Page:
Deficit reduction plan: Durbin and Bixby weigh in
Senator Dick Durbin (D-IL) and the Concord Coalition's Bob Bixby comment on the impact of the Bowles-Simpson deficit reduction proposal.
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And Bob explains why the falling short of the “consensus” 14 votes shouldn’t be regarded as a “failure”–but instead that the support earned from a bipartisan majority of the commission’s members (11 of the 18) should be recognized as a pretty significant “success”:Skip to next paragraph
'EconomistMom' (Diane Lim Rogers) is Chief Economist of the Concord Coalition, a non-partisan, non-profit organization which advocates for fiscal responsibility, and the mom of four (amazing) kids to whom she dedicates her work. She’s been blogging since Mother’s Day 2008.
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Many skeptics thought President Barack Obama’s fiscal commission was a pointless exercise, doomed to failure on its assignment to develop a plan to rein in the massive federal deficits that are projected for the next decade and beyond.
But today a bipartisan majority of that panel proved the skeptics wrong, and the nation owes these commission members a debt of gratitude.
They have given their approval to a sweeping set of recommendations that would strengthen our economy, repair important programs for older Americans that are now threatened with insolvency, and protect our children and future generations from being saddled with trillions of dollars in additional debt.
To do this, they had to move beyond stale partisan rhetoric to confront the difficult choices and trade-offs that elected officials in both parties have long avoided. They had to turn a deaf ear to those at both ends of the political spectrum who urged them to ignore vast swaths of the federal budget. They had to look at all the options.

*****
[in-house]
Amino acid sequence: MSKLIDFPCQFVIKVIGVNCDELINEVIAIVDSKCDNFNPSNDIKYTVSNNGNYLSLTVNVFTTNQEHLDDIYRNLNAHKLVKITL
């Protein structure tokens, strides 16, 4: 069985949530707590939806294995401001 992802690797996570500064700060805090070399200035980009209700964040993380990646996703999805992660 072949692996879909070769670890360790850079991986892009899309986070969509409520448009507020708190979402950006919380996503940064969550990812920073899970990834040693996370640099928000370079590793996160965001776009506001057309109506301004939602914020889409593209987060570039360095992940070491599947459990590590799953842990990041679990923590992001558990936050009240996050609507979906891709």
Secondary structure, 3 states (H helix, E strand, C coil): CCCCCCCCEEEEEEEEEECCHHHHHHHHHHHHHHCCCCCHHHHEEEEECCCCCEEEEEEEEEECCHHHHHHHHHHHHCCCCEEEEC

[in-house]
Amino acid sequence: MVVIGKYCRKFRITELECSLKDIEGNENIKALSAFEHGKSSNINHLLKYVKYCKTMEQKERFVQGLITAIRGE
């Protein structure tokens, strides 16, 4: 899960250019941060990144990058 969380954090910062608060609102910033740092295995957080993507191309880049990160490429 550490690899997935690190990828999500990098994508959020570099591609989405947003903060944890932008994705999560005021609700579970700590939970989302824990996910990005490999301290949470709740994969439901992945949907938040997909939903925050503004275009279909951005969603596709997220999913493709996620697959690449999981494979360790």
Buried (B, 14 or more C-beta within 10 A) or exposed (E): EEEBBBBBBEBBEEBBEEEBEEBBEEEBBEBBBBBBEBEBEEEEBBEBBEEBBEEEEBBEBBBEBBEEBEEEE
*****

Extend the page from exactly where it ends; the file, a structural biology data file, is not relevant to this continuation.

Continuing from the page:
They had to accept the principle of shared sacrifice. And in the end they had to compromise, with each commission member accepting some elements of the plan that they didn’t like…
The commission majority, and particularly Co-Chairmen Erskine Bowles and Alan Simpson, deserve credit for their diligence and hard work in putting together a roadmap that offers the country at least one way out of the fiscal swamp. In addition, they provided a badly needed model for the sort of compromise and cooperation that will be needed to move the United States toward a more promising future.
More from me later on the “common ground” I see among all of the various fiscal plans that have been recently laid out for us. There is a lot of reason for optimism. Don’t let the grumpy, entrenched folks out there get you down.
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